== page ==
We always recommend using a bear-resistant food container on the A.T., as it is the most effective way to store food and keep you, black bears, and your food safe. Learn what areas of the Trail have specific requirements for food storage, including where new regulations will be implemented. For those who choose to take a chance and hang your food, you can learn the best camping knots, how to make a successful throw, and the most effective way to hang your food bag.

7. It’s crowded at the top.

Springer Mountain is a popular place not only for thru-hikers, but also spring breakers, section hikers, and day hikers from all around the Atlanta metro area. Almost all of them are competing for limited parking space at the Springer Mountain parking lot on Forest Service Road 42, and most then hike 0.9 miles to the summit and back, doubling impacts to the Trail and creating a bottleneck of hikers. Starting you hike via the Approach Trail lets you bypass the parking frustrations and focus on the beginning of your adventure.

8. It will help you figure out whether you’re really ready for a thru-hike.

The 8.8-mile uphill climb on the Approach Trail, — not to mention the 604 wooden steps you’ll traverse alongside the park’s namesake waterfalls — will let you know pretty quickly whether you’re truly ready to set off on a 6-month, 5 million step journey! The first few miles from Springer are downhill and relatively easy, and if you start there you may find yourself in a remote wilderness area before your body’s readiness is tested. Many unprepared hikers have had to bail out in one of the many Georgia wilderness areas the A.T. traverses, where rescue assistance and hiker shuttles might be far away.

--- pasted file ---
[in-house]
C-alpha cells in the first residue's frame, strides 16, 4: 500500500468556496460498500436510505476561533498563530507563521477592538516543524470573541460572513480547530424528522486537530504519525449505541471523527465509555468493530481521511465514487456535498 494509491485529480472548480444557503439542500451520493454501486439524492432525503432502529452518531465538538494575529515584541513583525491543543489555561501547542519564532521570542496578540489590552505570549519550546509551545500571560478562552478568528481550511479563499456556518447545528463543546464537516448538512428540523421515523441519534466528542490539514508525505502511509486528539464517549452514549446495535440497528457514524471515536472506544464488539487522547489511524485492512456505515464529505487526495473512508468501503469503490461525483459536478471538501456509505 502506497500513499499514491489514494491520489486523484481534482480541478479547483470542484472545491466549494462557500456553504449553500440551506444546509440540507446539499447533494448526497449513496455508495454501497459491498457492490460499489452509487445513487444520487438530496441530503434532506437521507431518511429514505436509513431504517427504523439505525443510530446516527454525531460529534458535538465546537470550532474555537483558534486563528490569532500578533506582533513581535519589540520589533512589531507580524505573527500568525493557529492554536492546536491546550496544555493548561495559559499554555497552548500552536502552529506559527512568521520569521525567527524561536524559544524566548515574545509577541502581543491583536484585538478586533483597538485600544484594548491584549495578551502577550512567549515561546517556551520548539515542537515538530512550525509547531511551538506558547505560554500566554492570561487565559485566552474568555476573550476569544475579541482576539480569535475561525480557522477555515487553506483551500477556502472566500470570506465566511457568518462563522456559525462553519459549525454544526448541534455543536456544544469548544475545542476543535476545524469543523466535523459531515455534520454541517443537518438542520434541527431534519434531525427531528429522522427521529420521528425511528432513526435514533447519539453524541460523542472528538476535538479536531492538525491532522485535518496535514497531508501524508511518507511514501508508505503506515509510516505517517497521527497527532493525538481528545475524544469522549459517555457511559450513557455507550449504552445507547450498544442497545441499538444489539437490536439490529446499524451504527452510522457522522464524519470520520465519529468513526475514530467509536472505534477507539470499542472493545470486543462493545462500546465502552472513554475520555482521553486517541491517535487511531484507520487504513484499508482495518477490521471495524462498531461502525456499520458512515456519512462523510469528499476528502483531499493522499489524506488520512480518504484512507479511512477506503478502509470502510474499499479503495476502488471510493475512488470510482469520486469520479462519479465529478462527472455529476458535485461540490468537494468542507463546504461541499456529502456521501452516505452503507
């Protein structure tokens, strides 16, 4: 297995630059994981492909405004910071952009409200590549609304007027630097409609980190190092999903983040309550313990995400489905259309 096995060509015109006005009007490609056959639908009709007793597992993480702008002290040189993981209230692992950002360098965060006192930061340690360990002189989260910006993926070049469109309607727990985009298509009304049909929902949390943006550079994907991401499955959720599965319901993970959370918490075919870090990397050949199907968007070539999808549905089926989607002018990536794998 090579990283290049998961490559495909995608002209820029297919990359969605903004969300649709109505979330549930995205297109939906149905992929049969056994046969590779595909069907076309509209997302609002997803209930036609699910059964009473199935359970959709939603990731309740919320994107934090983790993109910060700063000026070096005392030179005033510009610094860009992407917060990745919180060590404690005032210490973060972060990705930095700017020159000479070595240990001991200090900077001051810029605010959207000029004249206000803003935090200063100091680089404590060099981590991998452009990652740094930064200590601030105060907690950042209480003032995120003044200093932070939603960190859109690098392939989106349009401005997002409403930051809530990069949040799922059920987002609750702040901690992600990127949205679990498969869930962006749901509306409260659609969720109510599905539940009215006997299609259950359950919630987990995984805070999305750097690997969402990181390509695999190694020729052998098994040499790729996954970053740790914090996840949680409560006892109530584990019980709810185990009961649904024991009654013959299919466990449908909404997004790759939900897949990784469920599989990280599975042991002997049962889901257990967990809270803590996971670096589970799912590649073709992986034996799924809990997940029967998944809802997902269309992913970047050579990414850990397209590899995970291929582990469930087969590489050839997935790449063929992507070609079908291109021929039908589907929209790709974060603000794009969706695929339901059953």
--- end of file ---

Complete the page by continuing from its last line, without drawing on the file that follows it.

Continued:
Taking a family picture at the Approach Trail arch

9. Non-hiking friends and family who are seeing you off can take your photo or even get one with you.

The 0.9 mile section of the A.T. that leads to Springer Mountain from the parking lot on Forest Service Road 42 is rugged and rocky in places, making it a hard climb for those with disabilities or who have difficulty walking on uneven surfaces. The Approach Trail arch is very close to a paved parking lot, making it very easy for almost anyone to join you for the beginning of your adventure!

10. Hike a part of the original Appalachian Trail.

Until 1958, the Approach Trail was actually an official part of the A.T. The Trail followed this route between Springer Mountain and Mt. Oglethorpe to the south, which was the A.T.’s original southern terminus. By taking the Approach Trail, you’ll be walking in the footsteps of Earl Shaffer and Grandma Gatewood!

11. Save money if you’re taking a shuttle.

A.T. shuttle driver often charge extra when taking you all the way to the summit of Springer Mountain. By starting at AFSP, you can save that money for your first big meal in town (or a lot of extra Snickers bars).